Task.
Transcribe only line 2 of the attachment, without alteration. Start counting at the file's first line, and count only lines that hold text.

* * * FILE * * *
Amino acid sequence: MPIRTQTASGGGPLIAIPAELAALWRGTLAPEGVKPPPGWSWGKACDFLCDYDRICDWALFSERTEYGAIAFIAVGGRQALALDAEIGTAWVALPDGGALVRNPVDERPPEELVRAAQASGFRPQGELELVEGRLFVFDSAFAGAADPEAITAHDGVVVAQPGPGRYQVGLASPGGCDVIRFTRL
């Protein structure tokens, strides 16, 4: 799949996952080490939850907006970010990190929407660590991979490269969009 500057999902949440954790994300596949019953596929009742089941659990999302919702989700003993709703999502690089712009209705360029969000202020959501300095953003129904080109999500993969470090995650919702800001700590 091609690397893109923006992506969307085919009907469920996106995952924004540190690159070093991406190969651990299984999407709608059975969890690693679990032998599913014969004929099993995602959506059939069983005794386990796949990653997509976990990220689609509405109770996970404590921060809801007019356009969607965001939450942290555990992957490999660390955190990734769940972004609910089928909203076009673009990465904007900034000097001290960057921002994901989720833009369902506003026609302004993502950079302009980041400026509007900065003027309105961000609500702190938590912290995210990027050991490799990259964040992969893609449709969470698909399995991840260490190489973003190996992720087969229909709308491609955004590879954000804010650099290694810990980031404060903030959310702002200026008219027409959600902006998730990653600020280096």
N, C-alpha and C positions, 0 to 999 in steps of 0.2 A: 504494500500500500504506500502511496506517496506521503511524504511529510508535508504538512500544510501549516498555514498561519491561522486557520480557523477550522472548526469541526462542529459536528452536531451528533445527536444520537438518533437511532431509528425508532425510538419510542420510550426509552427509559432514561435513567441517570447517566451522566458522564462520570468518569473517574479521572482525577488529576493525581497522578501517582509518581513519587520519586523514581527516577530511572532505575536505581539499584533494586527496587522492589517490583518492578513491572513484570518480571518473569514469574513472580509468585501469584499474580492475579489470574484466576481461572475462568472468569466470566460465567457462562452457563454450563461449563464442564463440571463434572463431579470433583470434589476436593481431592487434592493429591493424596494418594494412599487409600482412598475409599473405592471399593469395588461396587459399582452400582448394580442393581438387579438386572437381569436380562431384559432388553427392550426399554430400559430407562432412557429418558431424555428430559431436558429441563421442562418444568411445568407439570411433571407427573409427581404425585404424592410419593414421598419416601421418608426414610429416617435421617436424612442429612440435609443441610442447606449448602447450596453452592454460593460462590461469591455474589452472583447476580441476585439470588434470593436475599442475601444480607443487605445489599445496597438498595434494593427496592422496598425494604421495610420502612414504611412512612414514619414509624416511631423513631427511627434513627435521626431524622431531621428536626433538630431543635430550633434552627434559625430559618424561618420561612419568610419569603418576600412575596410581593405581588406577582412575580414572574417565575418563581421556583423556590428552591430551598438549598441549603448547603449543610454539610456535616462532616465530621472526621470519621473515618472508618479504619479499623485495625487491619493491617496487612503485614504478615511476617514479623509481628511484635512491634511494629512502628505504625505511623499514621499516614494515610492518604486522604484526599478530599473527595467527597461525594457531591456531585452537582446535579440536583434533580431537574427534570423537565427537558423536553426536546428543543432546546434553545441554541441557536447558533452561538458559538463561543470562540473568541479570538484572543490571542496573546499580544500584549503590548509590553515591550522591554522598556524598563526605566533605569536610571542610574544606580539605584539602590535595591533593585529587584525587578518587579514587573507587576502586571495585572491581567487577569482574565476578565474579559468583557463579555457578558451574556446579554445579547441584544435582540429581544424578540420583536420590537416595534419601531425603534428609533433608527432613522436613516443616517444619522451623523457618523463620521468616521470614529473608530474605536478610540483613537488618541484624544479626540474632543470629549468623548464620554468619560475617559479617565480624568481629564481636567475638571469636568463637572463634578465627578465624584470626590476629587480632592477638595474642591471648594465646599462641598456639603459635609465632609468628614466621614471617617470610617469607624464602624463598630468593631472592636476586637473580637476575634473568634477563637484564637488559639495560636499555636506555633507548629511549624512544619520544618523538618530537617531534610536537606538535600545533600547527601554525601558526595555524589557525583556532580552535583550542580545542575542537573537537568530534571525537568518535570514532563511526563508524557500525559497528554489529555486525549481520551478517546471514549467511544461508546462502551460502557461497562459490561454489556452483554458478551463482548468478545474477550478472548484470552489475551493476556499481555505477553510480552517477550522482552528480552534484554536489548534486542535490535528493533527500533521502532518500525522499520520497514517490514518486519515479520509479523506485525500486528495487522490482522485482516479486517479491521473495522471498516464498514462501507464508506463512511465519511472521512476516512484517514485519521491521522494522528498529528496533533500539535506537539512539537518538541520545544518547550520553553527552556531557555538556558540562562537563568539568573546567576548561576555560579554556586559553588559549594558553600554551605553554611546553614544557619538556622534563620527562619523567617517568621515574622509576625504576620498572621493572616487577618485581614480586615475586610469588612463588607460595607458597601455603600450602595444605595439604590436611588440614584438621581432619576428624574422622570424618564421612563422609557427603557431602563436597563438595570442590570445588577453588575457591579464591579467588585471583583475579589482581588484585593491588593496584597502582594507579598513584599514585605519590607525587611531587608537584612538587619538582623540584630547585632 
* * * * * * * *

């Protein structure tokens, strides 16, 4: 799949996952080490939850907006970010990190929407660590991979490269969009 500057999902949440954790994300596949019953596929009742089941659990999302919702989700003993709703999502690089712009209705360029969000202020959501300095953003129904080109999500993969470090995650919702800001700590 091609690397893109923006992506969307085919009907469920996106995952924004540190690159070093991406190969651990299984999407709608059975969890690693679990032998599913014969004929099993995602959506059939069983005794386990796949990653997509976990990220689609509405109770996970404590921060809801007019356009969607965001939450942290555990992957490999660390955190990734769940972004609910089928909203076009673009990465904007900034000097001290960057921002994901989720833009369902506003026609302004993502950079302009980041400026509007900065003027309105961000609500702190938590912290995210990027050991490799990259964040992969893609449709969470698909399995991840260490190489973003190996992720087969229909709308491609955004590879954000804010650099290694810990980031404060903030959310702002200026008219027409959600902006998730990653600020280096």